Morning sickness varies greatly from woman to woman, as it can last all day during the first part of pregnancy or it can be very subtle only during parts of the day. Learn about the different degrees of morning sickness with helpful information from a certified nurse-midwife in this free video on pregnancy.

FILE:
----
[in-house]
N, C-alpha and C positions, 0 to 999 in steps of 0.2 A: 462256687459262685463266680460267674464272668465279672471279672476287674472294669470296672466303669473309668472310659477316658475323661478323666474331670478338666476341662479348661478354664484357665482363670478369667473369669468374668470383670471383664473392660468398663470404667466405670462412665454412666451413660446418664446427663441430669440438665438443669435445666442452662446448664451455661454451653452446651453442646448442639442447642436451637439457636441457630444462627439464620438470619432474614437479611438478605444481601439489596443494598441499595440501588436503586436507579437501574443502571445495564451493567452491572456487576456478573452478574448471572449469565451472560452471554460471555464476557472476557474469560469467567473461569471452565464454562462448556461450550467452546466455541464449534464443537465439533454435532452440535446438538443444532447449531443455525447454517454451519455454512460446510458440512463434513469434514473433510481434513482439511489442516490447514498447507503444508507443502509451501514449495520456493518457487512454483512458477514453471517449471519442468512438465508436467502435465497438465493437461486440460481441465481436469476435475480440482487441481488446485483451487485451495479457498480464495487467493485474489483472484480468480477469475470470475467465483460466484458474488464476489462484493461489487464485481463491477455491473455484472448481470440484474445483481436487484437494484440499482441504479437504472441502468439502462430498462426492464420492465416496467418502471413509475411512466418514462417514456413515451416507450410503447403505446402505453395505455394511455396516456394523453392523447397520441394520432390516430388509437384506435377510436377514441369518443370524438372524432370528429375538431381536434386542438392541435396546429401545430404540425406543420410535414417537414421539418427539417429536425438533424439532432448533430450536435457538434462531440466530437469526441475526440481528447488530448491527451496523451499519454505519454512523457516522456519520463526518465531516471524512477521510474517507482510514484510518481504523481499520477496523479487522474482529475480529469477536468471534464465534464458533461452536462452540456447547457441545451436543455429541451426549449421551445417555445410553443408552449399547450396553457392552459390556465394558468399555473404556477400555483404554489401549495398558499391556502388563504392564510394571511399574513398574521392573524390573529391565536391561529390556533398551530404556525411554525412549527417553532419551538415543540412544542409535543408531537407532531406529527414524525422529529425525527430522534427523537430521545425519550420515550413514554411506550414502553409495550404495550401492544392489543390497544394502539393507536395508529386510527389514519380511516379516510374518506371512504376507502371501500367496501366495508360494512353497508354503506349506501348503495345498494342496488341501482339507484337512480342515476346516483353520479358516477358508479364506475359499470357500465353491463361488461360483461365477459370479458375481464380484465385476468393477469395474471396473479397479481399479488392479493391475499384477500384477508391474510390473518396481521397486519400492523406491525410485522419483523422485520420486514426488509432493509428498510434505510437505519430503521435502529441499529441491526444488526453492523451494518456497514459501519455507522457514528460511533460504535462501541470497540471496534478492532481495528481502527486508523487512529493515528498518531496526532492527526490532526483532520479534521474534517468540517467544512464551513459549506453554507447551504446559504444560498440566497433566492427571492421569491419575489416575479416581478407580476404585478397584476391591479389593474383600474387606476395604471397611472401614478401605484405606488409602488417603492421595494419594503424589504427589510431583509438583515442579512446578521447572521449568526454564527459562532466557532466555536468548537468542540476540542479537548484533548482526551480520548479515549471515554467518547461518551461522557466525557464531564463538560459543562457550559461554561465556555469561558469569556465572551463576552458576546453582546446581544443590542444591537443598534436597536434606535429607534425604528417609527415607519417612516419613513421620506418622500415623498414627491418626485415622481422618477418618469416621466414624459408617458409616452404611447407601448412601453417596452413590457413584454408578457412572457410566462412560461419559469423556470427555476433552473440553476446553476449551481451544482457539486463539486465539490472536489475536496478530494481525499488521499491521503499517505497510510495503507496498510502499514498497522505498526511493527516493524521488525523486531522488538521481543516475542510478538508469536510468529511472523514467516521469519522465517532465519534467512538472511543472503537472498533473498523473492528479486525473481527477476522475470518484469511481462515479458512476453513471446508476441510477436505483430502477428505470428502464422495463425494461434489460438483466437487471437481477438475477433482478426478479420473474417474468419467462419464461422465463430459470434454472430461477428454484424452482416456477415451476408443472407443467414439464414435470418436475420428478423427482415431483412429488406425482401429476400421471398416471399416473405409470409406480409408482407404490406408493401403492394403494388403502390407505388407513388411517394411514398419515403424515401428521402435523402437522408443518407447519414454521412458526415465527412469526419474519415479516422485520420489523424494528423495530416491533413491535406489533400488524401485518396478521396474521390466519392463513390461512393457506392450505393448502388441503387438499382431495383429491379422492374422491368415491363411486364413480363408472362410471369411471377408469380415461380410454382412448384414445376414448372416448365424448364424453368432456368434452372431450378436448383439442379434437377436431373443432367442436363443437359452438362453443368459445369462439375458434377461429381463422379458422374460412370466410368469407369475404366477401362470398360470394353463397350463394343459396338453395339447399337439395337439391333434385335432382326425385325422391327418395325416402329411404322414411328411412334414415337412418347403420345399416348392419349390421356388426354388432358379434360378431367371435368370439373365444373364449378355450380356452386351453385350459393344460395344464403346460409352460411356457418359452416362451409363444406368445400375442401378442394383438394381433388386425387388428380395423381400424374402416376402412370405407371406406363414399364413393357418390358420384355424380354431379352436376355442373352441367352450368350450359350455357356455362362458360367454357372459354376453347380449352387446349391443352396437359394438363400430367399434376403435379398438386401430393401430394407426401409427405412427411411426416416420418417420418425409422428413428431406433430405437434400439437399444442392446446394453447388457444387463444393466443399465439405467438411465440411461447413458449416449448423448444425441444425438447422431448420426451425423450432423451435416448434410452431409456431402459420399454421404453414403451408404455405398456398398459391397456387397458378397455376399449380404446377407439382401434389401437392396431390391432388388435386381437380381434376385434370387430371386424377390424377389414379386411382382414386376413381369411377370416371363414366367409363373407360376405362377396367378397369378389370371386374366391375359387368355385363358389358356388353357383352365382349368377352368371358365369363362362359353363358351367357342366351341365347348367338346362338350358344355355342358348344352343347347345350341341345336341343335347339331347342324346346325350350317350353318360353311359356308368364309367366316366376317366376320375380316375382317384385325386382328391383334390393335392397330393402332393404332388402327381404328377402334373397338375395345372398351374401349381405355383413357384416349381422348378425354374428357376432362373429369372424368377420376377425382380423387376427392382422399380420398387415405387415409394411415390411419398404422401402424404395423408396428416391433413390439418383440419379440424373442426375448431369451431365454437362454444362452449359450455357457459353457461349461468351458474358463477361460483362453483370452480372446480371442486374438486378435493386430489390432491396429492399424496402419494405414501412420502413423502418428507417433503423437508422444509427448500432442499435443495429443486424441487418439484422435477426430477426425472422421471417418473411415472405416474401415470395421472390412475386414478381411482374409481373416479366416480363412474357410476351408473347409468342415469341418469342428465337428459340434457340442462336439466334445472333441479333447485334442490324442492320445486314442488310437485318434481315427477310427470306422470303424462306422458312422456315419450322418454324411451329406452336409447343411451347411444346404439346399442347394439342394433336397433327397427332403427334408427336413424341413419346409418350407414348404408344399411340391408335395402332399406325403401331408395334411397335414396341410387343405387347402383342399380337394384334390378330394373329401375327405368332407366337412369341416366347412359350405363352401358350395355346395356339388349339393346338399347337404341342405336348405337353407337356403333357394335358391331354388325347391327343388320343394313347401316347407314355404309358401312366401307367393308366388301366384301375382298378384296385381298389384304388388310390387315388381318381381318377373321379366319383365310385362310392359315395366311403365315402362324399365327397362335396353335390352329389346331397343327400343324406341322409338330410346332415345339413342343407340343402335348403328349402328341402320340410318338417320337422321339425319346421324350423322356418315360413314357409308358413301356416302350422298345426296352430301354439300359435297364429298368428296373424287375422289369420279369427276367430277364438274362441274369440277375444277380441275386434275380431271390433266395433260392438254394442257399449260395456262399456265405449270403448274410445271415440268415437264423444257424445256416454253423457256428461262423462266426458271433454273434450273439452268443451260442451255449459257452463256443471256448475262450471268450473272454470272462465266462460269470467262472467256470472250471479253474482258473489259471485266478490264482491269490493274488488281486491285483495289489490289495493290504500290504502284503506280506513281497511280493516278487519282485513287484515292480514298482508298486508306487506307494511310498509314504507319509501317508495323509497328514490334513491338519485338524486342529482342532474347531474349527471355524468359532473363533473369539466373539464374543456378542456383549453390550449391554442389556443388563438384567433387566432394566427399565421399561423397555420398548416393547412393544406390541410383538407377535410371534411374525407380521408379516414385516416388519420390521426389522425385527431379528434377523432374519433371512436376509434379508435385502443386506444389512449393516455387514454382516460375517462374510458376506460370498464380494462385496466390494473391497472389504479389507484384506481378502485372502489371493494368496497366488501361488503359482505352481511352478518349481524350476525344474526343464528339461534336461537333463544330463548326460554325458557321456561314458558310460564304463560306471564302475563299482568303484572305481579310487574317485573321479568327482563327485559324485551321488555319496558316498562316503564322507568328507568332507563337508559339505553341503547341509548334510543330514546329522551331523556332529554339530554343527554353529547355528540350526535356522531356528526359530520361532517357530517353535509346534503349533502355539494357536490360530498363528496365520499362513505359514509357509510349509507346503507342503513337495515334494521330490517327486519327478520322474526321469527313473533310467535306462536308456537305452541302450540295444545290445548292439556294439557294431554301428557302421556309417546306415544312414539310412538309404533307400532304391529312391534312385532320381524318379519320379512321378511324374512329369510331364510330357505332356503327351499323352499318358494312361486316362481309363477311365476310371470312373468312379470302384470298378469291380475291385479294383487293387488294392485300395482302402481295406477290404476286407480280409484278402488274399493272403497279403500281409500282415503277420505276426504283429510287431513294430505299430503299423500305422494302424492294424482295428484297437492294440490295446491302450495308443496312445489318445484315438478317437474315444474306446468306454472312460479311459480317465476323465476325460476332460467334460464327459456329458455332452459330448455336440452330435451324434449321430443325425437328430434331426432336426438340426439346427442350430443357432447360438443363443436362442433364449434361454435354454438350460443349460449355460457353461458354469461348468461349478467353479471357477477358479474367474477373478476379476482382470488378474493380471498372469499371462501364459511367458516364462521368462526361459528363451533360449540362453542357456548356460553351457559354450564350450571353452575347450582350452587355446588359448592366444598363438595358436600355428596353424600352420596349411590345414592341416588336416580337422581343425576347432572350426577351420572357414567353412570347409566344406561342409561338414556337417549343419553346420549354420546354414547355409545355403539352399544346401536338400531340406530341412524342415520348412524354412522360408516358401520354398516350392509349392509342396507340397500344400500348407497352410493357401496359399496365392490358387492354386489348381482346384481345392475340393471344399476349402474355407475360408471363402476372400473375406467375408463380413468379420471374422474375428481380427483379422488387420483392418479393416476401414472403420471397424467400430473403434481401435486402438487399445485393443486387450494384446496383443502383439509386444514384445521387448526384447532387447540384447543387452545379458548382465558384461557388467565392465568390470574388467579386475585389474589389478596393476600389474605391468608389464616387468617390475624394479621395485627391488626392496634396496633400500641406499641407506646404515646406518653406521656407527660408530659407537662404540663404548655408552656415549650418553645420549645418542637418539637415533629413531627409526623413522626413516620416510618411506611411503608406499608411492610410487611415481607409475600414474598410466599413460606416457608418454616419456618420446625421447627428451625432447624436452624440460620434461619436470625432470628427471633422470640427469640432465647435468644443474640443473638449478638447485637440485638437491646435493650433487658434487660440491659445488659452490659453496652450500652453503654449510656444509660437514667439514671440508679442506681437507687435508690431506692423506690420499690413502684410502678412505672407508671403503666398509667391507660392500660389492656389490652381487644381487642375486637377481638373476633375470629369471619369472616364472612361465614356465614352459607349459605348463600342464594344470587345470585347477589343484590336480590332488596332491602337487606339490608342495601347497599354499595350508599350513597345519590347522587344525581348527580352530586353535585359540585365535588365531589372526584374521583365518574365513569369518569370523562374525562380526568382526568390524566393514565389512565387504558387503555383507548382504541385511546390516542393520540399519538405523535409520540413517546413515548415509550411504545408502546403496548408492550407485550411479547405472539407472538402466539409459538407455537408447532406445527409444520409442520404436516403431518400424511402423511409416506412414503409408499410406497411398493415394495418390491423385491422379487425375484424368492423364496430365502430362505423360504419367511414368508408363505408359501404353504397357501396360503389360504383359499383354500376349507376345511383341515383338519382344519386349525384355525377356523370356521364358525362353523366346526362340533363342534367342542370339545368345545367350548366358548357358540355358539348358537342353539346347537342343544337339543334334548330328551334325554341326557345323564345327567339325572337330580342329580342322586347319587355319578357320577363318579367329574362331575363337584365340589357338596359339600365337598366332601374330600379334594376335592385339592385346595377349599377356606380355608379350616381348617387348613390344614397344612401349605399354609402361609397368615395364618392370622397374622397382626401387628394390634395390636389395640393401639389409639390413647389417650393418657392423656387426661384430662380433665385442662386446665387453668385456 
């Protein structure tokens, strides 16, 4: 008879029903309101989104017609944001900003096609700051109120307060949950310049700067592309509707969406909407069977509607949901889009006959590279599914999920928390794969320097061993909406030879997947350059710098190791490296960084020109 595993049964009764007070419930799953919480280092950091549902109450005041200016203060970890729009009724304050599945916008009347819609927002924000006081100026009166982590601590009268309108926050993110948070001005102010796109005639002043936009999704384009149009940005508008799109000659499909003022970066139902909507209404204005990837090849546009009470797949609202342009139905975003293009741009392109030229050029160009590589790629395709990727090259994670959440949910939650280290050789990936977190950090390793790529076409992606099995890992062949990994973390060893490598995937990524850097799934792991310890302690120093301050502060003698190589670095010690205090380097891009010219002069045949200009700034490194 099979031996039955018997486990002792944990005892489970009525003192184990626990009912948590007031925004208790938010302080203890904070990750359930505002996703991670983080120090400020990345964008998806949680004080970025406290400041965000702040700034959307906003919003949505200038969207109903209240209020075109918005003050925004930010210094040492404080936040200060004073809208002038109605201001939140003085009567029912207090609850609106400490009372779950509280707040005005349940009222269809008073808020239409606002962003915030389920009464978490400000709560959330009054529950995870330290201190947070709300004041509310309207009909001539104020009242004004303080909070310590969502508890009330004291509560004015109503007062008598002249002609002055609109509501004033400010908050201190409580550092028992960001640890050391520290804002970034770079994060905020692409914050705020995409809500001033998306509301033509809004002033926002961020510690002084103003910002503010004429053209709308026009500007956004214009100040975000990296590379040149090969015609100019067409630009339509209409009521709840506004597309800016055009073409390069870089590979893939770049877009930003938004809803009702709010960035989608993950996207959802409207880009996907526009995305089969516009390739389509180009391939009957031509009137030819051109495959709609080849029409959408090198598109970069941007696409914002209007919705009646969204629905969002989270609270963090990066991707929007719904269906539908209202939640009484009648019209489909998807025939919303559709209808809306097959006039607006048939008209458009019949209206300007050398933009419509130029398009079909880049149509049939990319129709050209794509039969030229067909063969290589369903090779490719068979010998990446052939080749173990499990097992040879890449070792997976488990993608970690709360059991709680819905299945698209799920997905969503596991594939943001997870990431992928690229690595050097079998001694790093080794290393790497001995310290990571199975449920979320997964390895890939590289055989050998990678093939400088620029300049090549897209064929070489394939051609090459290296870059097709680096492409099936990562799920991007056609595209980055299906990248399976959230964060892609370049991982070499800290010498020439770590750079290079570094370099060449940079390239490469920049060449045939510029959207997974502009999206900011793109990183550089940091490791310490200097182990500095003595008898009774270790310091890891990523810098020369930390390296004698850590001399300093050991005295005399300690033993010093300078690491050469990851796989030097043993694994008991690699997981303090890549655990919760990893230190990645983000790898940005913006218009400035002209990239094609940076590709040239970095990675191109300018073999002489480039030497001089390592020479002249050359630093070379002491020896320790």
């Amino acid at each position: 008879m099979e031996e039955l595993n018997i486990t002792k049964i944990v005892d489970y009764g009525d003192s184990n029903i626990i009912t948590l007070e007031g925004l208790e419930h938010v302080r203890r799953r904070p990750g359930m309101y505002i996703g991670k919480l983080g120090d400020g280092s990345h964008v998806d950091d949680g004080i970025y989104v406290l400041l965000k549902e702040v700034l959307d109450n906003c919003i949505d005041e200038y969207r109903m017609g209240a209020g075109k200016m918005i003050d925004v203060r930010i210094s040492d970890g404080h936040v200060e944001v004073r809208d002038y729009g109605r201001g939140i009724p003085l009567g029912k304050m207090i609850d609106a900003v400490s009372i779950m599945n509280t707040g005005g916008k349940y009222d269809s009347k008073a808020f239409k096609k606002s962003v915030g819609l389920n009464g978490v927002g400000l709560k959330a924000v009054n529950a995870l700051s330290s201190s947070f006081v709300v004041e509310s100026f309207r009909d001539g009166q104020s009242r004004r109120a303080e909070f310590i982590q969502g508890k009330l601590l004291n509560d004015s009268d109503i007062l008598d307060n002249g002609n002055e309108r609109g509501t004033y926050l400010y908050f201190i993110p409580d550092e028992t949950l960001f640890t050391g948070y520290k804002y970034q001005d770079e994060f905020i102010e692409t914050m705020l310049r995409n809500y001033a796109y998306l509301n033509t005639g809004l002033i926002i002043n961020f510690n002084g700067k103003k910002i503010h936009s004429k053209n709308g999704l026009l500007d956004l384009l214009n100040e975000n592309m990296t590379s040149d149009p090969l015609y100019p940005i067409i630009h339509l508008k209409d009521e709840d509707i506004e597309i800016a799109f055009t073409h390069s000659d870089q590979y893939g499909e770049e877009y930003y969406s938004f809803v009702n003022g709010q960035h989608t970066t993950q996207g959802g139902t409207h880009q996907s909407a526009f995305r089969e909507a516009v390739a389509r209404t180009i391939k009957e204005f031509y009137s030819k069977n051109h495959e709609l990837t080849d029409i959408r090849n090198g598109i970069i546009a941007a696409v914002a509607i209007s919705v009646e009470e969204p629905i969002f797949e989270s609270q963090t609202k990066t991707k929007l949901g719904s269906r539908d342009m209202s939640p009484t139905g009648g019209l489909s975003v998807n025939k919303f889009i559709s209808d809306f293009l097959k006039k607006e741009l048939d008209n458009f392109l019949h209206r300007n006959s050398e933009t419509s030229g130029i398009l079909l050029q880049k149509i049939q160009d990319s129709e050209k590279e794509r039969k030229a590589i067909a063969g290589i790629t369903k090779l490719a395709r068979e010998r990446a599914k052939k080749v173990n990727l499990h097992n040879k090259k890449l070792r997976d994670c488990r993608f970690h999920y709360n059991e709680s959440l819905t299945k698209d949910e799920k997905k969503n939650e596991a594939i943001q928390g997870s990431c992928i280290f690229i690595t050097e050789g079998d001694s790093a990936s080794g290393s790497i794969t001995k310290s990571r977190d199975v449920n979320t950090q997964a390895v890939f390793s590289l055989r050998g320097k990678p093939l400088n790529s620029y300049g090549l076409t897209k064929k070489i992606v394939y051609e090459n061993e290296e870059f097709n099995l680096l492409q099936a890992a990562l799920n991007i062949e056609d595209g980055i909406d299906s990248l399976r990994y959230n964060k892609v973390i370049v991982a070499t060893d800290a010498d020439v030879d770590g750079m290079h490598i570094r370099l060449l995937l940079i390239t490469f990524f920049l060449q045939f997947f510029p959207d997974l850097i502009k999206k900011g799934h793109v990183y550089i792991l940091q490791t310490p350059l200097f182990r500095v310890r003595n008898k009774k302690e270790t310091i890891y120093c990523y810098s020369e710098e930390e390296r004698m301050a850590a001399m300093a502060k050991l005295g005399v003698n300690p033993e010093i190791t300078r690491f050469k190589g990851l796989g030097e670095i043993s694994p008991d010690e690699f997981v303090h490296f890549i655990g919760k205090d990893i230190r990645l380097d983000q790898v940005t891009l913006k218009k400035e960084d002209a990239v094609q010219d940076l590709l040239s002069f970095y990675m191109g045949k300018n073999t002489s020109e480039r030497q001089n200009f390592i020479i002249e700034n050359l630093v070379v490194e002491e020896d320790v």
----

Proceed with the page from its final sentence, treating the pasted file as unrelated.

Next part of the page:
Okay. So you're a little worried about this morning sickness stuff you've heard about. Or maybe you're already experiencing it. This is Mavis Schorn, certified nurse-midwife and professor at Vanderbilt University School of Nursing. I'm here to try to help you and give you some tips with this. First of all, not all women do get sick when they're pregnant. Only about 50% of women get nausea during their pregnancy. And of that 50%, most of those get nausea to some degree or another. It might be just in the morning, but it could be even all day. So that phrase "morning sickness" is not really fair. It's just nausea with pregnancy. Now, some people get it, not just the nausea, but they also have vomiting. And it may just be one time, like in the morning, or it can be throughout the day. So there's a wide range from nothing- no nausea, no vomiting- to really having a difficult time keeping any kind of food or drink down. So let's talk mostly about that nausea category. And there are some things that you can do to try to help that. One is try to eat a little bit through the day. And usually keeping your liquids separate from your dry food helps. Having some snacks that are high in protein, like a little baggie of almonds or a cheese stick or something like that, to snack on so that you don't get a really empty stomach. And when it's time for a meal, you probably only want to eat about half of it. And maybe a couple hours later, eat the other half, because you don't want it to be empty, but you also don't want to be overfull, because that will also contribute. Some other little things: avoiding foods that have a real strong odor. That really can set people off. Or really greasy, spicy foods can really set it off, as well. Sometimes, there are little tricks you can do before it's time to eat, say a meal. And it really depends on you. Every single person's different. Sometimes something a little sour a half an hour before you're going to eat, like a lemon drop or taking a bite of a quarter piece of lemon. So that's an example of something sour. Or it could be something bitter, like grapefruit that's a little bit more bitter. Or even something sweet, like a little Tootsie Roll a half an hour before it's time to eat. Like I said, it's different for everybody, but sometimes a little something of those flavors before it's time to eat will allow you to actually go ahead and eat okay and not be too nauseous. Not eating very close to when it's time to lay down. And that may be nausea. It also could be reflux. When you lay down, just because of a loosening of the valve that connects your stomach to your esophagus, it relaxes because of the hormones of your pregnancy. And sometimes the gastric juices in your stomach kind of reflux up, and that adds to your nausea. So not laying down soon after you're eating can help. There are some alternative treatments, like acupressure. And acupressure you can do yourself. You can go to the pharmacy, like Walgreen's or CVS or any other pharmacy you go to, and they carry something called Sea-Bands, S-E-A bands. And they go around your wrists. And there's a little knob on there, and there will be a picture in that box. And it shows where that little knobby part hits on your wrist so that it gives some acupressure. It doesn't work for everybody, but it works for about half the people, which is better than not having anything. So it might be something to try, and it's real cheap. If nausea becomes so bad that you cannot keep food down, then you need to talk to your health care provider. If you're going along fine in pregnancy, but this is nausea, or you get past that first trimester and it comes back later in your third trimester and it's like your morning sickness stuff all over again, that can be associated with some other conditions. So if that nausea comes back later in pregnancy or either time, if it's so bad that you can't keep food down, you need to talk to your health care provider.